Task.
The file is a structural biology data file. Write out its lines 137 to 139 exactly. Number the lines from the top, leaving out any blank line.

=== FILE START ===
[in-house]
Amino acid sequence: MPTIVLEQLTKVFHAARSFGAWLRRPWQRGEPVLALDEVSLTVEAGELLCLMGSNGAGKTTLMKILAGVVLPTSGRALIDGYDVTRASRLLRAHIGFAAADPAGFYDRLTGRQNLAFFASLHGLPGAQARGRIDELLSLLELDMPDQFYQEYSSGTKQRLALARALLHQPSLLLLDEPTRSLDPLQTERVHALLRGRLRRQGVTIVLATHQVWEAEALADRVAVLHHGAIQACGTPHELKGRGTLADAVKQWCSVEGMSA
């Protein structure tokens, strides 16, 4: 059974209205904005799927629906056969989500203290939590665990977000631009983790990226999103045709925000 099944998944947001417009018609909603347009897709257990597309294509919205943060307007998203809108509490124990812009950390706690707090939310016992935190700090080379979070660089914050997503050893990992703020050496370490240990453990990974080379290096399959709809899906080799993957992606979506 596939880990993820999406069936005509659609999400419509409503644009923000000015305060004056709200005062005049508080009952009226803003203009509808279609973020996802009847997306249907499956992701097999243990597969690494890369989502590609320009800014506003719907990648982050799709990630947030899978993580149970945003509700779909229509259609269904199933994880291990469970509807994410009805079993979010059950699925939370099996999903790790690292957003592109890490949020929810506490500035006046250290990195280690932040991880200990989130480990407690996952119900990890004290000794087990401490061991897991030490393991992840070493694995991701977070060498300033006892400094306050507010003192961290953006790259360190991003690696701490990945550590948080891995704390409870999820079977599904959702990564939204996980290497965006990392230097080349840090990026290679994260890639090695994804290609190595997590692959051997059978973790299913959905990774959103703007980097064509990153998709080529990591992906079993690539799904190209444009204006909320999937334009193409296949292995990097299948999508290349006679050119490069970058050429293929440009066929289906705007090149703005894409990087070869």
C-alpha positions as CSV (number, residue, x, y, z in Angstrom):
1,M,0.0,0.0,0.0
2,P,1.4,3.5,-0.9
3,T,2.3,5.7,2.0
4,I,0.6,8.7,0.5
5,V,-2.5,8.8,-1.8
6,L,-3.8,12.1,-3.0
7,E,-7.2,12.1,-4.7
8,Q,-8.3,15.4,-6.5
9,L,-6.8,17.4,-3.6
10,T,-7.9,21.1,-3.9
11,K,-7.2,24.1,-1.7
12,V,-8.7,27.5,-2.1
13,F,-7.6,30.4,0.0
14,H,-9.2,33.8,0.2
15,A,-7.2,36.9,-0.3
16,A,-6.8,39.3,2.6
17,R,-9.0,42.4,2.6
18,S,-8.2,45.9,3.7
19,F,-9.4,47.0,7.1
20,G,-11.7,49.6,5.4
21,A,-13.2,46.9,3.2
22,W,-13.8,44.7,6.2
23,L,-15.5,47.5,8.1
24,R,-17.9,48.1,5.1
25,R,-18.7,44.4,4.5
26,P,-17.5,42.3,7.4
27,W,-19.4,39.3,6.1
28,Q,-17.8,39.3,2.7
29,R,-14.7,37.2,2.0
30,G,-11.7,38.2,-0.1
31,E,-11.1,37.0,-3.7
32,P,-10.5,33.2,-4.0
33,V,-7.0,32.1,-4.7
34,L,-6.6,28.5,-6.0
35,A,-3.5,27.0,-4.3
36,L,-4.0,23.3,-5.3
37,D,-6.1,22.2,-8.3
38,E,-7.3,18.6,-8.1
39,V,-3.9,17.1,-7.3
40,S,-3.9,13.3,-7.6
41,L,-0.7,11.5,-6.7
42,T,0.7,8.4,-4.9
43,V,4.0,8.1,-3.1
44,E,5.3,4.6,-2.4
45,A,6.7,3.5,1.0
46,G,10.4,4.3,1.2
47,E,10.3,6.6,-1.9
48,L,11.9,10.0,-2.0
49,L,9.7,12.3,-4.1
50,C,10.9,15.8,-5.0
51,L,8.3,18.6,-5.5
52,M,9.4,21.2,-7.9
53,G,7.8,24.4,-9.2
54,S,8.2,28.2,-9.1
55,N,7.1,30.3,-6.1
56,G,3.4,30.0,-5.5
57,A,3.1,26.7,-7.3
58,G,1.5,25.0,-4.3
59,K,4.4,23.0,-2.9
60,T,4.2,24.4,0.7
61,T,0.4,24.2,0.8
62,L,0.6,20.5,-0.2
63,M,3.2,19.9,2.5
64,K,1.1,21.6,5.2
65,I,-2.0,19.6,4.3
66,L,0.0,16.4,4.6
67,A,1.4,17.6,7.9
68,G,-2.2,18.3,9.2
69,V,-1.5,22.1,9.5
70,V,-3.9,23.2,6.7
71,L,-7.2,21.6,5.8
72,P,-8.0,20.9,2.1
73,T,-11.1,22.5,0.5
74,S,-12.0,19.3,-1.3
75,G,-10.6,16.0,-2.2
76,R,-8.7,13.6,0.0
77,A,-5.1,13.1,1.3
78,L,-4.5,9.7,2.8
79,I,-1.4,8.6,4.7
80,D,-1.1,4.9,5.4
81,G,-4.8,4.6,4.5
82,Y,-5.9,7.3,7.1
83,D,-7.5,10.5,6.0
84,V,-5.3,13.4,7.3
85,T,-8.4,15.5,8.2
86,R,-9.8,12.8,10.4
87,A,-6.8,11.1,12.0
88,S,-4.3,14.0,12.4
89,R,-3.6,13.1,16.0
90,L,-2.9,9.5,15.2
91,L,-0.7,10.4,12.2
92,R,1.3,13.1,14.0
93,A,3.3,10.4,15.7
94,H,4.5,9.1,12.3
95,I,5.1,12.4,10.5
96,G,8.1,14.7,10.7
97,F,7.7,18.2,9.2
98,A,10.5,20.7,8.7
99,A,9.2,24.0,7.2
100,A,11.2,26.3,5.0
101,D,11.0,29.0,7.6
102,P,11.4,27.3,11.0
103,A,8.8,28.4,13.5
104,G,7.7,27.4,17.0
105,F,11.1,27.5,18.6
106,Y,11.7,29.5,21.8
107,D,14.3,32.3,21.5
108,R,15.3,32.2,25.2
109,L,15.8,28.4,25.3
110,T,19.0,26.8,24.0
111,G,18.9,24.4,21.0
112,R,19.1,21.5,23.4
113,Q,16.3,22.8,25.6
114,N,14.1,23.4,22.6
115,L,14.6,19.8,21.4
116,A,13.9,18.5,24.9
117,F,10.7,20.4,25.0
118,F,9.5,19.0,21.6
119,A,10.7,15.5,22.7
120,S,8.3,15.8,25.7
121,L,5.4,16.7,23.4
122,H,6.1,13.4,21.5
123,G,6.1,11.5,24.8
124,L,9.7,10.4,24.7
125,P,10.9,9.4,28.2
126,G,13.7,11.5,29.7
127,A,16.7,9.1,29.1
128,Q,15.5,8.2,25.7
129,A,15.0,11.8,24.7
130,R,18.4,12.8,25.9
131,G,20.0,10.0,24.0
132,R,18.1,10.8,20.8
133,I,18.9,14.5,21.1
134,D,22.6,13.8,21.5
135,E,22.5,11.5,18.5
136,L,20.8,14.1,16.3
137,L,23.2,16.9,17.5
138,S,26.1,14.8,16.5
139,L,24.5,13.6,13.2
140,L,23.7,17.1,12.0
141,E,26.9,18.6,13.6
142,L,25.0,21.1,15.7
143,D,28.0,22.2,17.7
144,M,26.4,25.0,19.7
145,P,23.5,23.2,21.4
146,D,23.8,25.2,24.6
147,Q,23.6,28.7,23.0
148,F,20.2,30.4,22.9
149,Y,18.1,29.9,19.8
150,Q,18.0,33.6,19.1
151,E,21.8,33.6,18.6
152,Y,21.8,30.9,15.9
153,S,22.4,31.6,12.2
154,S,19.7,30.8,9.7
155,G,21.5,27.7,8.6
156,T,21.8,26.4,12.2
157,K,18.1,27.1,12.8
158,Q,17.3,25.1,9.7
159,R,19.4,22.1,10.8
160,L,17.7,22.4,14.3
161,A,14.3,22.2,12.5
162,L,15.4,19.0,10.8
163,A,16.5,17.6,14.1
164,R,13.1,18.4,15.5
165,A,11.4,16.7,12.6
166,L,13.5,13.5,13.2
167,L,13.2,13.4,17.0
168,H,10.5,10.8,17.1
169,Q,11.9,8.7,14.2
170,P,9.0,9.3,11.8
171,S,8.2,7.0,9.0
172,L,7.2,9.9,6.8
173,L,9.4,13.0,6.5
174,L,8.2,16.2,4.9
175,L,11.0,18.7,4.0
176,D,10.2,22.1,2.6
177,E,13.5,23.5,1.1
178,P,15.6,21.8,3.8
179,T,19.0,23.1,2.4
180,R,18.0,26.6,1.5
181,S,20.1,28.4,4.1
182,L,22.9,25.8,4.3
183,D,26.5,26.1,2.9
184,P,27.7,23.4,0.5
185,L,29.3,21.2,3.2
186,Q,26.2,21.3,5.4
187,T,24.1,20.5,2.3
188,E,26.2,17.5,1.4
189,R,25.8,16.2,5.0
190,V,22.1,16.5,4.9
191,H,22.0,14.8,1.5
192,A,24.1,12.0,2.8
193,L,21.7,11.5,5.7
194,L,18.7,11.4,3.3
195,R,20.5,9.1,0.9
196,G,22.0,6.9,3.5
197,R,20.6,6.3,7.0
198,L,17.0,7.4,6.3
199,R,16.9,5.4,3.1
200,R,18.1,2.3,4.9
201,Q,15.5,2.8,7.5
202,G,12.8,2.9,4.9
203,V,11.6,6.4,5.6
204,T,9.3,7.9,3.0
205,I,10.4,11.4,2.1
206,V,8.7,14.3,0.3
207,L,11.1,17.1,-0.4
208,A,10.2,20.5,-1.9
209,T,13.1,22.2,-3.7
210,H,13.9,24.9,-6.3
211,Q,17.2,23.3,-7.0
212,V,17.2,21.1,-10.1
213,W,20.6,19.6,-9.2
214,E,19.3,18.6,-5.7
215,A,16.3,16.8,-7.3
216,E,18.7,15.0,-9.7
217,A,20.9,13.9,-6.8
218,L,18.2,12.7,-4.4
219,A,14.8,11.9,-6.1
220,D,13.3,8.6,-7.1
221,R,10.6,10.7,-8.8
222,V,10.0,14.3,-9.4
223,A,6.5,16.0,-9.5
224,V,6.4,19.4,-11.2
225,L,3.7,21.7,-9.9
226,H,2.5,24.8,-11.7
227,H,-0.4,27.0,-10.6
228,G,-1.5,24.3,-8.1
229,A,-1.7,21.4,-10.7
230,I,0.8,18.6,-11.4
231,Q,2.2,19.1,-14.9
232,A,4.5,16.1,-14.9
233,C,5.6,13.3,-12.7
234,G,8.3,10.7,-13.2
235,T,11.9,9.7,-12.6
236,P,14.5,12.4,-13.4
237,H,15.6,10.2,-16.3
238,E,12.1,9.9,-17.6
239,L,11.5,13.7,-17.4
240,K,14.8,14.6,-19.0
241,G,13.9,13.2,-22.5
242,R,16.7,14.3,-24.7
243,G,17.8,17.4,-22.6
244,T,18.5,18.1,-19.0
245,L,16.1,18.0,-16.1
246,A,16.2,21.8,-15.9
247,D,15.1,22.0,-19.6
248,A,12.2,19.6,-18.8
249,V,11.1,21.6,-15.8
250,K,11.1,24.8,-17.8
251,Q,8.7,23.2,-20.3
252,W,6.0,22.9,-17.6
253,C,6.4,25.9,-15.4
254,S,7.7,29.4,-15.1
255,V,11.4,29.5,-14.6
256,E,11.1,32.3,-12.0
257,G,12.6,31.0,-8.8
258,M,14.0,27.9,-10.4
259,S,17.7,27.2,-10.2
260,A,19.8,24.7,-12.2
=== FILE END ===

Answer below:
133,I,18.9,14.5,21.1
134,D,22.6,13.8,21.5
135,E,22.5,11.5,18.5